If I'm going to be playing on a controller, I (personally) would rather just kick back and play on the TV with whatever gaming console. Yeah, yeah, some iOS games don't conform to proper touch-gaming design, but I know a lot of people who are interested in this *just* because they like the idea of a controller for their iPad. That's regressive and beyond silly to me.

    • http://www.jshamblin.com J.Shamblin

      I think you're missing the point entirely. It's not about keeping up with the newest touch technology or having a controller for the sake of having a controller. It's about playing great games regardless of the limitations of touch controls. Some games require a little more than just a tap, swipe,and tilt. It's not regressive or silly to own a controller if a controller works better than what the device can provide.

      Considering you can now play previous generation console games like GTA3 on the iPad, I think it's a smart choice to own a controller. The games are only going to get better for these devices.

      • http://twitter.com/aagold3 Aaron G

        It's great for people who want to spend a lot less on games. With Apple TV, it may all continue to make the iOS devices more competitive for home gaming. It should be interesting to see, if this takes off, if game prices/quality go up since the console markets would have this competitor.

      • Benjamin Rodriguez

        That's for people who are into the whole apple revolution though. Honestly when I walk into a house with tons of apple stuff it's a little overthetop. Apple tv to me seems a little reduntant from what I've experienced so far. Unless you're looking for porn shows which I found out a while ago Lol

  • http://pulse.yahoo.com/_354AK2DYNQPPYXJHMR2ZVWOLNI jerome

    This is hot. You don't have to buy the whole Xbox to enjoy the whole experience. I can't wait to try it.

  • Anonymous

    I think these guys should try to push a universalcinstruction set for all controllers, so decelopers can just use that and many other compatible controllers can work with games. I think this has to be the next step forward, someone has to do it.

    Anyways, Aftermath on iPad sounds nice. Hopefully there will be a universal build....please, please, please :)

  • Anonymous

    Useless analog stick shoe-ins? What exactly is that supposed to mean? Proper analog sticks is the best that could happen to all the terrible on-screen FPS controls on iOS (mouse and keyboard is best obviously but doesn't make sense for the device). The article fails to mention if the analog sticks work properly and calls them useless without reasoning which I find pretty poor. When I saw analog sticks on the picture when it was announced I was surprised sites didn't make a bigger deal of it since Bluetooth controller so far lacked the capability to use 2 analog sticks because of the crippled Bluetooth interface on iOS.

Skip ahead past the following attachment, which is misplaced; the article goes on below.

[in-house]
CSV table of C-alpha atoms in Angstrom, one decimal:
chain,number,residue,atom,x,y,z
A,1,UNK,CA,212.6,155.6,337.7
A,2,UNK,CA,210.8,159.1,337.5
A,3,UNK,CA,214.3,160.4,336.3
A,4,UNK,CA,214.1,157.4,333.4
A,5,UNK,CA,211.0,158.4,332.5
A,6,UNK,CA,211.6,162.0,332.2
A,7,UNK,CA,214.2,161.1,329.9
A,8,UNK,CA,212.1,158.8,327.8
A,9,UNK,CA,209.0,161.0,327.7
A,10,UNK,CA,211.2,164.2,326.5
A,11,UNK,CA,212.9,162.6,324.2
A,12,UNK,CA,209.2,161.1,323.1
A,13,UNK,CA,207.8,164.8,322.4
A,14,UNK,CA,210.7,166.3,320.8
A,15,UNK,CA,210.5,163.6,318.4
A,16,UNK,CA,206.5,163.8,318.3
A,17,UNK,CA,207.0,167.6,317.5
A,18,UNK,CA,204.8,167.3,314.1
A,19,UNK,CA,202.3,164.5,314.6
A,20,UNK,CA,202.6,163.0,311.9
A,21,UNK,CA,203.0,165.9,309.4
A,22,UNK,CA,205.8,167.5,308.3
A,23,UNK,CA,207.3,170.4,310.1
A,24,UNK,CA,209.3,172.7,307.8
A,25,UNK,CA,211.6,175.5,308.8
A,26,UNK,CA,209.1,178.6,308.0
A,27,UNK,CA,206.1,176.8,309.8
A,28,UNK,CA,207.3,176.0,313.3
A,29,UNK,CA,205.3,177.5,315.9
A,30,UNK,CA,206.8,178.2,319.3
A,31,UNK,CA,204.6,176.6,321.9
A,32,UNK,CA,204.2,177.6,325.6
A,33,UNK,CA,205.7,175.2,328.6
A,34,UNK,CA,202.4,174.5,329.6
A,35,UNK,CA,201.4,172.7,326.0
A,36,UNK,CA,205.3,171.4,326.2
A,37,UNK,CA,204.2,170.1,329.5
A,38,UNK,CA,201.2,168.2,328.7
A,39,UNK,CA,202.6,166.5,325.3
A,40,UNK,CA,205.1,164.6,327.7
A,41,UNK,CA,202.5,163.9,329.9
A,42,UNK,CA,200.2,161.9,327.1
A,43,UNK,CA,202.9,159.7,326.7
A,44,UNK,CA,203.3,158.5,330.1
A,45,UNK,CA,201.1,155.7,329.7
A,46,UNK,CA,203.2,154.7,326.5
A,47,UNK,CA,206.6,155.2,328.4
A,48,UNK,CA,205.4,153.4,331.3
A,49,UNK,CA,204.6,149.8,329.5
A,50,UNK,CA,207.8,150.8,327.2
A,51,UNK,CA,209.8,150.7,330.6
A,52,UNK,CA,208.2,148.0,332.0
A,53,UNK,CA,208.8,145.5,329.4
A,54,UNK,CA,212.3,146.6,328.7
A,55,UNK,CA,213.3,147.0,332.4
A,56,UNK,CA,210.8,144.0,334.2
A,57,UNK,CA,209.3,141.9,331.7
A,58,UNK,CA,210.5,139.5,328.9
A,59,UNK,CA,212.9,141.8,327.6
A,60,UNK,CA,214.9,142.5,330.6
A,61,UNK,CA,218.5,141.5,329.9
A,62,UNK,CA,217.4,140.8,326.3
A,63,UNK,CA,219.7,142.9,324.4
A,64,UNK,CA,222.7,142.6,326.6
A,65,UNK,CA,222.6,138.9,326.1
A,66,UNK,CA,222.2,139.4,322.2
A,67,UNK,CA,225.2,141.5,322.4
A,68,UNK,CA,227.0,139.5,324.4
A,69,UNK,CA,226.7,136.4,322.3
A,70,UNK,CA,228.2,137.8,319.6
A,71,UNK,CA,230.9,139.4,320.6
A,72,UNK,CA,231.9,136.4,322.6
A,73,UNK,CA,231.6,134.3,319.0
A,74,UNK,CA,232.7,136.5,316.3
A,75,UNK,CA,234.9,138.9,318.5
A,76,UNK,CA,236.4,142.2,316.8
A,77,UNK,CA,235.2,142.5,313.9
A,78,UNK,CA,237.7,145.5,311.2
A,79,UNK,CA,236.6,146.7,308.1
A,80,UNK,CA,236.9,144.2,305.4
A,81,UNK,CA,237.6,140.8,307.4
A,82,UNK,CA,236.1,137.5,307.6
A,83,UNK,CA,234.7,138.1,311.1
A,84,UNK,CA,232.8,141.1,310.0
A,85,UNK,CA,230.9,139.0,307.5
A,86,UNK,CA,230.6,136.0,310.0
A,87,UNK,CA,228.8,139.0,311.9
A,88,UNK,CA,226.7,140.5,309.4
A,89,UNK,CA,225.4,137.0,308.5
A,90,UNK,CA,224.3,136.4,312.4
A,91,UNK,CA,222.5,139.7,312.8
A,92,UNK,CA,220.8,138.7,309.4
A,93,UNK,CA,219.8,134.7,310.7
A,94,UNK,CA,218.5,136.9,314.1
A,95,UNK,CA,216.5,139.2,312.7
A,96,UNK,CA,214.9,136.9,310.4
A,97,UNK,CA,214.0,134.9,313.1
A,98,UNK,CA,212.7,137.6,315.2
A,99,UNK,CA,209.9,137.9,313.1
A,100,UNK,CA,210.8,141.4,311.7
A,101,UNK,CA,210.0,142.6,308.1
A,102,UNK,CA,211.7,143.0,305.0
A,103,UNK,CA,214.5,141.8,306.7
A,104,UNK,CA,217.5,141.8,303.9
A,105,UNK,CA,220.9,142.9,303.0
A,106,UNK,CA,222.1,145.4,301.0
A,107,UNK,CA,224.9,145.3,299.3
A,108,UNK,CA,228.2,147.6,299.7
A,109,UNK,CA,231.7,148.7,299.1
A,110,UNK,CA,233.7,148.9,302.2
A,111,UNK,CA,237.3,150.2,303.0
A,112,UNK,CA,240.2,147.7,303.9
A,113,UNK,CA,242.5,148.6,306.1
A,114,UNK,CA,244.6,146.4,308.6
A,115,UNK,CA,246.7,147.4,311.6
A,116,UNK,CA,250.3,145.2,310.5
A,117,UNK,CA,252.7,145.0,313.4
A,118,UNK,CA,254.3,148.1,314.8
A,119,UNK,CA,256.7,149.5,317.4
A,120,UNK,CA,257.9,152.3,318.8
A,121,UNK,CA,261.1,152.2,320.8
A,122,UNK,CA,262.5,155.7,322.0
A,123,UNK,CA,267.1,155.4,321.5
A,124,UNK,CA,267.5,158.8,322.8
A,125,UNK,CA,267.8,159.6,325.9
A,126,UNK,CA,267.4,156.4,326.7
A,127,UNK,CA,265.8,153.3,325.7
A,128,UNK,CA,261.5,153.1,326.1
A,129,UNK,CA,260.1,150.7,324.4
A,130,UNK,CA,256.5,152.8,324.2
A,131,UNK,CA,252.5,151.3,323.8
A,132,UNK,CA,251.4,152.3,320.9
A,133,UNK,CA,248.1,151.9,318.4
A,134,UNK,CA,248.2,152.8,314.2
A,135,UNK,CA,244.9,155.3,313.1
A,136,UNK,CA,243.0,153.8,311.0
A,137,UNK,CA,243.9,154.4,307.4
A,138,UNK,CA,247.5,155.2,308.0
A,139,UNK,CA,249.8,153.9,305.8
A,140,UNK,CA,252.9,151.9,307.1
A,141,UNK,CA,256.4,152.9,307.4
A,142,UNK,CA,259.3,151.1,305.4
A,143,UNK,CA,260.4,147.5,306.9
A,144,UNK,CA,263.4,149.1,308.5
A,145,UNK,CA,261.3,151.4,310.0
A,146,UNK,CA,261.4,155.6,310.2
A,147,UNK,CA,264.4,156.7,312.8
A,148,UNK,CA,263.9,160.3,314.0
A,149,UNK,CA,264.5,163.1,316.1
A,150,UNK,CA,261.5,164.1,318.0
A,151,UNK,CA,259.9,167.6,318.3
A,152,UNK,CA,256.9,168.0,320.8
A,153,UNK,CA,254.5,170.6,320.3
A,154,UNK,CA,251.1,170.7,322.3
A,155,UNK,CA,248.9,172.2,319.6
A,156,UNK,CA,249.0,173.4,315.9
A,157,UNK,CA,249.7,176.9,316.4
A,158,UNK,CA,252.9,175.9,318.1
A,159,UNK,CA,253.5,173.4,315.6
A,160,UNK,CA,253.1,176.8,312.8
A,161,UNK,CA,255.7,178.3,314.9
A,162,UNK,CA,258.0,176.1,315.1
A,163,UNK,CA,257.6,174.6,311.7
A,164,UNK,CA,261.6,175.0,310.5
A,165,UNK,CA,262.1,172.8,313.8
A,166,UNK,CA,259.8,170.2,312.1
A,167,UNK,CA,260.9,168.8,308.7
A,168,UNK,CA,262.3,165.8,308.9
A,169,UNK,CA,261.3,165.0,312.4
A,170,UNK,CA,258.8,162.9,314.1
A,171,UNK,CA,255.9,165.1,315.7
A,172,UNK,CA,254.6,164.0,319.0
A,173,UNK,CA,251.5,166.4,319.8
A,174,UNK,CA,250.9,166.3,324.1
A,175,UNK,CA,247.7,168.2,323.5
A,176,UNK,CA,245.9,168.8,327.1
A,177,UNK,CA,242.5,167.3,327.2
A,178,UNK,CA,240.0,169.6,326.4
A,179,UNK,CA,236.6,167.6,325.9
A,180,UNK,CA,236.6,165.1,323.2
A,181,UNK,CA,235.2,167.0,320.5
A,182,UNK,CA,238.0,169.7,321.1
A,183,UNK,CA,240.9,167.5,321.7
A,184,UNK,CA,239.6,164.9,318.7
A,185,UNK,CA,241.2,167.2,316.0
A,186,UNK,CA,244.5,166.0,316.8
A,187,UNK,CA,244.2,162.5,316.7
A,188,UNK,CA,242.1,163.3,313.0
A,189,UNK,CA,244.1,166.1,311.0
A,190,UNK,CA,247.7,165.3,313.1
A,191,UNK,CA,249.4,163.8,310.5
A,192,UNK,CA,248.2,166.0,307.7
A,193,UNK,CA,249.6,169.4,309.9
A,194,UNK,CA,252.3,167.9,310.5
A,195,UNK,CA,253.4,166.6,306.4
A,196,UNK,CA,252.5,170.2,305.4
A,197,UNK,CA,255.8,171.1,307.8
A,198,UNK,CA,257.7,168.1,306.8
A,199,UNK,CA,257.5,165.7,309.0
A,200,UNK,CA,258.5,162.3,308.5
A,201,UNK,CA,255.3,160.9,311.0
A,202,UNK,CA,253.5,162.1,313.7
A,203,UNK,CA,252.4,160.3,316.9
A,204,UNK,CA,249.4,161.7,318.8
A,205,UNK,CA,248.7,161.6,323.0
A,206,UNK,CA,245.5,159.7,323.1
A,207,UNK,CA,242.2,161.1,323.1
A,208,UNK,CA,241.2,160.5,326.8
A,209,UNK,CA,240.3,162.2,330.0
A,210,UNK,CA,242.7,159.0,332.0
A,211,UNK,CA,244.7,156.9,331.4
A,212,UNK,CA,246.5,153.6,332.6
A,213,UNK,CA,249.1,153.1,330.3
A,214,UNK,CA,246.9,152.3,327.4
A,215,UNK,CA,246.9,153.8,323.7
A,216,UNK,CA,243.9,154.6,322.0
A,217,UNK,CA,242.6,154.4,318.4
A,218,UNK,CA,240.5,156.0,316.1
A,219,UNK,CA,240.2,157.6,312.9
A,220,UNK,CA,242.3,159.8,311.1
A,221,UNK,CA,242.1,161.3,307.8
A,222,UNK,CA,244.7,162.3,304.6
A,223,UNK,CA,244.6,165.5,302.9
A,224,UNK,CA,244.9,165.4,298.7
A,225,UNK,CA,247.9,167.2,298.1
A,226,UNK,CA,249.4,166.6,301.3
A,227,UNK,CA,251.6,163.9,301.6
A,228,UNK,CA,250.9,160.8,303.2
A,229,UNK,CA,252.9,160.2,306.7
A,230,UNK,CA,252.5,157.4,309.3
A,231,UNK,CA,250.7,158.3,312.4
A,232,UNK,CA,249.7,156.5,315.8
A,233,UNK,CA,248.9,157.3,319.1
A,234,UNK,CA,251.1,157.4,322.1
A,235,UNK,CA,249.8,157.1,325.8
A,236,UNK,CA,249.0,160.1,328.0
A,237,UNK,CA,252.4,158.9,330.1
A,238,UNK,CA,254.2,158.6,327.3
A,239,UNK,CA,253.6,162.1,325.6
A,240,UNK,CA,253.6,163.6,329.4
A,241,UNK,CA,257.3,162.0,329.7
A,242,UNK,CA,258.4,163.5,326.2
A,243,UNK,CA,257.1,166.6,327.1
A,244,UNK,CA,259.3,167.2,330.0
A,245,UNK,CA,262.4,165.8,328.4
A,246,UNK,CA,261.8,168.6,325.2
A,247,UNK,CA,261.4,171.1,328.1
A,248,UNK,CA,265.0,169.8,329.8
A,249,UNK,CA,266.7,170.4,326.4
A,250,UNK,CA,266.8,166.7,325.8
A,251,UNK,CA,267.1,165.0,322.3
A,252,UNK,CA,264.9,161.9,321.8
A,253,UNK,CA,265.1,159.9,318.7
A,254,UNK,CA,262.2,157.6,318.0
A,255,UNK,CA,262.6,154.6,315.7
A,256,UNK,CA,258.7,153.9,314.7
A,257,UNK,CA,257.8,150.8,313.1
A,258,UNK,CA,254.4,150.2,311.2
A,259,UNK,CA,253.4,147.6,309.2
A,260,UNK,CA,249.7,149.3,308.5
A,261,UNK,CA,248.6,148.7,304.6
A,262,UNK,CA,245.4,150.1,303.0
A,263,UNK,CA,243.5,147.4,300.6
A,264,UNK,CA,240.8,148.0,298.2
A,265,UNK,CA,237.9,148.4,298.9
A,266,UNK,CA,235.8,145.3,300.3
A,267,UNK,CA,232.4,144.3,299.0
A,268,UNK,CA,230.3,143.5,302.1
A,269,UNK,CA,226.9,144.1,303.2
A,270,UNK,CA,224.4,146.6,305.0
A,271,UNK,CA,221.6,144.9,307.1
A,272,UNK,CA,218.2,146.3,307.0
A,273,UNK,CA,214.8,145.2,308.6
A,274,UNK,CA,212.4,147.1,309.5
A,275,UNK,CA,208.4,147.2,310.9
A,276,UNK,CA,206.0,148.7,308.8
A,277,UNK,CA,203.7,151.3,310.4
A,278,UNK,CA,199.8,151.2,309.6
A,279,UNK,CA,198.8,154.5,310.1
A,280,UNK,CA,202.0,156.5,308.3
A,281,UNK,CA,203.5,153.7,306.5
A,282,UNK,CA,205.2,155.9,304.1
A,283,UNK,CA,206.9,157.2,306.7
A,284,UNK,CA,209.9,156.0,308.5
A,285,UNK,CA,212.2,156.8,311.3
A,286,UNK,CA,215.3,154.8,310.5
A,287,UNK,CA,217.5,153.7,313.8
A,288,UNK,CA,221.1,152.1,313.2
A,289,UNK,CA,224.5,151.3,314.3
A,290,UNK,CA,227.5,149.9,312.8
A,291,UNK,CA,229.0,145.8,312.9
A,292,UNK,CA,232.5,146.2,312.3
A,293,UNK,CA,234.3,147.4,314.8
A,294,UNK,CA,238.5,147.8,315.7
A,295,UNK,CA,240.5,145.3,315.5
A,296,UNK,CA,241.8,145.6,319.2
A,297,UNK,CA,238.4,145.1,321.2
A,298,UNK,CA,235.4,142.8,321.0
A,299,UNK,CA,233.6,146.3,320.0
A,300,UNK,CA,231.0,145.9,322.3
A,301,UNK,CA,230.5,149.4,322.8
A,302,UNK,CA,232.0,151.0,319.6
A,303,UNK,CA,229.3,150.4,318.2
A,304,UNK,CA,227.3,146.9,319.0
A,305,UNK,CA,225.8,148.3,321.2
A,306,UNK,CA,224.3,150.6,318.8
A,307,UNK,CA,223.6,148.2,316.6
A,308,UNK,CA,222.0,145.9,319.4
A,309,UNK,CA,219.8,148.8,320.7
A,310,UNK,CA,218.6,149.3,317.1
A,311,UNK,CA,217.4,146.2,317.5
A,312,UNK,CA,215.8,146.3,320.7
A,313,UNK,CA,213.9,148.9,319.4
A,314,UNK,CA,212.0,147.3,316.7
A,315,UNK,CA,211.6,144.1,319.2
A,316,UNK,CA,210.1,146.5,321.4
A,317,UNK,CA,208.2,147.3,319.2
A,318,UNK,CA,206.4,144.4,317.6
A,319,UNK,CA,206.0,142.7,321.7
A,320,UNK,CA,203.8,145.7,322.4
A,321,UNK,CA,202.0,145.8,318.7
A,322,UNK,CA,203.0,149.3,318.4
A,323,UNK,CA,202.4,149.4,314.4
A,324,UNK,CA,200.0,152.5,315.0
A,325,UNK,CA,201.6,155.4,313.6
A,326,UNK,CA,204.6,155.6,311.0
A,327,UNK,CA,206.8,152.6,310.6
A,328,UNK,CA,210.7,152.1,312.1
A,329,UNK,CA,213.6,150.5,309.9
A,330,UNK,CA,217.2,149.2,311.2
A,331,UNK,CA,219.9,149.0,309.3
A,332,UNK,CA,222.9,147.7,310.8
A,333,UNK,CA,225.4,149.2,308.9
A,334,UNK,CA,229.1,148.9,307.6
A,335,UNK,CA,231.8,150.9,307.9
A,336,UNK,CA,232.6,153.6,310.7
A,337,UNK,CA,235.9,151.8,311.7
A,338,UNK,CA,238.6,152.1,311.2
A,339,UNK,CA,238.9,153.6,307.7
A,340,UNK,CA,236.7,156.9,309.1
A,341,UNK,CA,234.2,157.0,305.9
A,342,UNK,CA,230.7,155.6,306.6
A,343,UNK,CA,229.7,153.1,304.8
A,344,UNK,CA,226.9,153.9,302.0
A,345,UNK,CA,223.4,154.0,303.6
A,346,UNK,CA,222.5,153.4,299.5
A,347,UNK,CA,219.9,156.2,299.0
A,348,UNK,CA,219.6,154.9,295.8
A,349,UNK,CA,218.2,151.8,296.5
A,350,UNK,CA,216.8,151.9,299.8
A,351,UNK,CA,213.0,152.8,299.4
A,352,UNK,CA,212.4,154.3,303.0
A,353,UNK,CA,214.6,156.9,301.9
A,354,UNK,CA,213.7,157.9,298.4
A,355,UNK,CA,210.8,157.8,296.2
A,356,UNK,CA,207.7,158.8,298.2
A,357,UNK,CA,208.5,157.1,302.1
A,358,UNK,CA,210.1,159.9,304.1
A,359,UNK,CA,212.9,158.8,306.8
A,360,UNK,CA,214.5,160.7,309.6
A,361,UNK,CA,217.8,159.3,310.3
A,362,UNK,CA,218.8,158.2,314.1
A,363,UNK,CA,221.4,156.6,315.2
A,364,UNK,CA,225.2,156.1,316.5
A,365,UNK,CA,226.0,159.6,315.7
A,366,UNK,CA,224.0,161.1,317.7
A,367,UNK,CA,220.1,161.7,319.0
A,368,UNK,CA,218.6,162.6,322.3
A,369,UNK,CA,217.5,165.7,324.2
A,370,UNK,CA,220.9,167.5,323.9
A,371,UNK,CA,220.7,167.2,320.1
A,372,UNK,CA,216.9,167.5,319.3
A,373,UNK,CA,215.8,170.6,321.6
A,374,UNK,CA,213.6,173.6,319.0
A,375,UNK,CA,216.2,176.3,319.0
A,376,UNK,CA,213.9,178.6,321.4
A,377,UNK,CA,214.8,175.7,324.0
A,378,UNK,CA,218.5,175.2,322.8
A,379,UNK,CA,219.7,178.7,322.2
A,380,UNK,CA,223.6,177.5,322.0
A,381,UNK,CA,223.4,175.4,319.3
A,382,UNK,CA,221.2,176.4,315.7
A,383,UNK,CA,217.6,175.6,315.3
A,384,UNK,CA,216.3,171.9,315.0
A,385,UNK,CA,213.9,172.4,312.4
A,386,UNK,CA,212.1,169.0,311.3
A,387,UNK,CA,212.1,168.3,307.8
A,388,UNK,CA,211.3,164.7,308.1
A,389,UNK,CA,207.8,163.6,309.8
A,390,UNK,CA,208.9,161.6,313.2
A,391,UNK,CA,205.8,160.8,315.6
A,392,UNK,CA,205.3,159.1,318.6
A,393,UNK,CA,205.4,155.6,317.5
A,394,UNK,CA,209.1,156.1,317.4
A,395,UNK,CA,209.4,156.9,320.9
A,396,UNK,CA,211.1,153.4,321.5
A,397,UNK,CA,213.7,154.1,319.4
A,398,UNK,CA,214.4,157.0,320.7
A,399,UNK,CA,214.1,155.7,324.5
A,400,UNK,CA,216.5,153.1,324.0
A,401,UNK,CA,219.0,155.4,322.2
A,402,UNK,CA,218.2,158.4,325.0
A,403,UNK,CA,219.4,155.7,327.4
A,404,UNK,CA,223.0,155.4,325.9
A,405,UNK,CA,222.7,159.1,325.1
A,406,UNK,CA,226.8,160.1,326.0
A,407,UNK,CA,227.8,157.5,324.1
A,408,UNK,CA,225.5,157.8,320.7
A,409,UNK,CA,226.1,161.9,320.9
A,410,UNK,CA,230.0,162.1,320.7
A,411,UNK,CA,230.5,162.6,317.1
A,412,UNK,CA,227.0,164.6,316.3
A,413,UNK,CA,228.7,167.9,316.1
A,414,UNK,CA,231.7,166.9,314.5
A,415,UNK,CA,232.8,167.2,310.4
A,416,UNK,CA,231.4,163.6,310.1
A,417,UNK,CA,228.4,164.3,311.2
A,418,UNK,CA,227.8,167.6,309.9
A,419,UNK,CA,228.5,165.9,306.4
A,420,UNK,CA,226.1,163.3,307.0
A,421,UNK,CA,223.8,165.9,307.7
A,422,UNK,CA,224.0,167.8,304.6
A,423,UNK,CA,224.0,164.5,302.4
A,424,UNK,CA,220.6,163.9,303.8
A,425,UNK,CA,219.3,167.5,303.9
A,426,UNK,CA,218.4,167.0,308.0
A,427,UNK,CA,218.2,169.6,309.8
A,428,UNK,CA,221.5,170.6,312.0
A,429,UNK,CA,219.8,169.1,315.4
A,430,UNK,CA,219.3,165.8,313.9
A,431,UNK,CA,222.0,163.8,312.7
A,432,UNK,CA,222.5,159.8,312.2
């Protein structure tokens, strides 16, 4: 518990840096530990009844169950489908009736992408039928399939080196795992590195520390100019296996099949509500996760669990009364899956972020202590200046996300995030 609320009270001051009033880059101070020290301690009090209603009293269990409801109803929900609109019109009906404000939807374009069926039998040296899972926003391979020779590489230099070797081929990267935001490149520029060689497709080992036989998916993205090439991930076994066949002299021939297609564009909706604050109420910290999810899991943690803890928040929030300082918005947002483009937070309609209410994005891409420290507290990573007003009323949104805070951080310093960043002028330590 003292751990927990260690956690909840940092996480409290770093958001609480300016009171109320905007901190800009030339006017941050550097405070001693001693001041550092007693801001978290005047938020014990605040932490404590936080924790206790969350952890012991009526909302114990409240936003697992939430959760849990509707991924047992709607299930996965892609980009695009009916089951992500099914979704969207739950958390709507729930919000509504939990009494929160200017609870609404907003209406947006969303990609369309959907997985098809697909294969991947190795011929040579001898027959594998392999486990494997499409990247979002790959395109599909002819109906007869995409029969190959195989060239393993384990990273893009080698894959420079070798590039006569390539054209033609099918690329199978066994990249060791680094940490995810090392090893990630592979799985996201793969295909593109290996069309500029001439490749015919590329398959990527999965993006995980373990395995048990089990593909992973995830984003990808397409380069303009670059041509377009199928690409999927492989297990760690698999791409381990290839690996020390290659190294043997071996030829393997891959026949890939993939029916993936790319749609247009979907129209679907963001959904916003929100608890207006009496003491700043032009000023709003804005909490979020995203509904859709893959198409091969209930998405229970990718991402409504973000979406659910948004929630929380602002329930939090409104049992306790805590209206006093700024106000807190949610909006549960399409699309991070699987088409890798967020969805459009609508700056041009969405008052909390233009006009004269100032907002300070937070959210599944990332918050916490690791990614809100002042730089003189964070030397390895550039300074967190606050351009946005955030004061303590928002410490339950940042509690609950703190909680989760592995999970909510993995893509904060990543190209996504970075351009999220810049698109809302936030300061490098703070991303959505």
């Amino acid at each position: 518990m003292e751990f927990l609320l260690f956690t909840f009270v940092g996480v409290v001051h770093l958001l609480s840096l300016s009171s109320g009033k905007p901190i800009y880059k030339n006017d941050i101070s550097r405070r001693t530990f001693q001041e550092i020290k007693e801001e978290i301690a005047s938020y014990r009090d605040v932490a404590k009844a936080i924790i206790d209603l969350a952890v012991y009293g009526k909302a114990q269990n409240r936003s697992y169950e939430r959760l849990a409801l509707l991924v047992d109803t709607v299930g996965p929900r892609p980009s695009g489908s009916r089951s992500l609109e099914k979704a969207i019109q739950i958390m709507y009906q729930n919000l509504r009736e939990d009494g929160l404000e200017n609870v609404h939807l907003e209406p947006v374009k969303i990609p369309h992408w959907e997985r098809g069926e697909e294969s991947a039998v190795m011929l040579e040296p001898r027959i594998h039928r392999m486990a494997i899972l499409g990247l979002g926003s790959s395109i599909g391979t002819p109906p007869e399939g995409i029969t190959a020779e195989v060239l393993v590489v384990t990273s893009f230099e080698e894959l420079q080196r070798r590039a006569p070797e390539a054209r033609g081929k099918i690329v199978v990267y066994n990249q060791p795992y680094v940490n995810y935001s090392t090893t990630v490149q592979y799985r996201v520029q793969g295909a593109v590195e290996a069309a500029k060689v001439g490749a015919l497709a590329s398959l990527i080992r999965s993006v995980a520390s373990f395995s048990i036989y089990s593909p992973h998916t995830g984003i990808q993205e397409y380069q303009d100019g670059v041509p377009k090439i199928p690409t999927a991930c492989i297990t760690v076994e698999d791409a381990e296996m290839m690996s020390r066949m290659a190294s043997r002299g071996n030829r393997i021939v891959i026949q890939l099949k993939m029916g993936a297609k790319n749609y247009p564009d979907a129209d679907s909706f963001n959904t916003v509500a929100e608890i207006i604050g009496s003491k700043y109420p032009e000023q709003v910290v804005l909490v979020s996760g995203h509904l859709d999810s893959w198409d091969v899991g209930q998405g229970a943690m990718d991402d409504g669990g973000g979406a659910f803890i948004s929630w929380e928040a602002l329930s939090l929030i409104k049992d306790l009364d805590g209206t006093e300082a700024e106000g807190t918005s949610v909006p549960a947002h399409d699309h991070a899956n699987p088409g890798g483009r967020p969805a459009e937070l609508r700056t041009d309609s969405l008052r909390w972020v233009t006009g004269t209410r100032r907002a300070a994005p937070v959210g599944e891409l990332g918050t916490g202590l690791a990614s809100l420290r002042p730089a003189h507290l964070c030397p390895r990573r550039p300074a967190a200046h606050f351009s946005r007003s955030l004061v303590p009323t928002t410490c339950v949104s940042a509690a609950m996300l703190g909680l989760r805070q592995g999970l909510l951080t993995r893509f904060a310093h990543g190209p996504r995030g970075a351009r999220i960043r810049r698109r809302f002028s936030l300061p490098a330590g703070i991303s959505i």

• Anonymous

    I think that controllers for iOS games are a cool idea, but I see a potential problem. Almost every controller developed for iOS uses its own unique technique to function. So what that could mean is developers may only support one controller, leaving everyone else with some other controller unsupported. Unless of course the developer adds all the coding for all the controllers- though I doubt that very many would bother. There needs to be some standardization- I'm looking at you Apple.

    • Benjamin Rodriguez

      doesn't apple get more money in the long run though without standardization?

      • Anonymous

        Nope. If they standardized it, Apple would likely have some sort of certification (like "Made for iPod"), and they'd get money for every certified controller sold. So it would actually be beneficial to them, because they'd be getting a cut of the money- right now, they aren't.

      • Benjamin Rodriguez

        ah I thought they got money for any product to be used in conjunction with the apple product, not like licensing fee's, but just to be able to work on a product to be used for an apple product in the first place

  • http://twitter.com/niksluijs Nik Sluijs

    I'll stick to the iControlPad for now. Works with all iCade games, with emulators on my iPhone, wirelessly with my Mac games and emulators.

    A corded controller that's only compatible with two games and cuts my sound (or comes with a splitter that will get lost) feels like a step back.

  • http://twitter.com/snielsen42 Spencer Nielsen

    I just added 60beat GamePad support to Caster/Caster HD. You can see how it performs in a video I posted here:

    http://www.aorensoftware.com/blog/2012/01/06/ios-caster-now-has-60beat-gamepad-support/

  • http://www.facebook.com/profile.php?id=3302127 Kevin Hanson

    If they add support for GTA3 and a few other games, I'll buy this thing right away... and an iPad 3...

  • Anonymous

    One more feather in the 60beat's cap. I applaud you and any other developer who makes use of this budding technology!

  • http://twitter.com/ivanovichGames Ivanovich Games

    Our game Katana Jack! was sent to Apple including 60beat support! It's a really cool controller.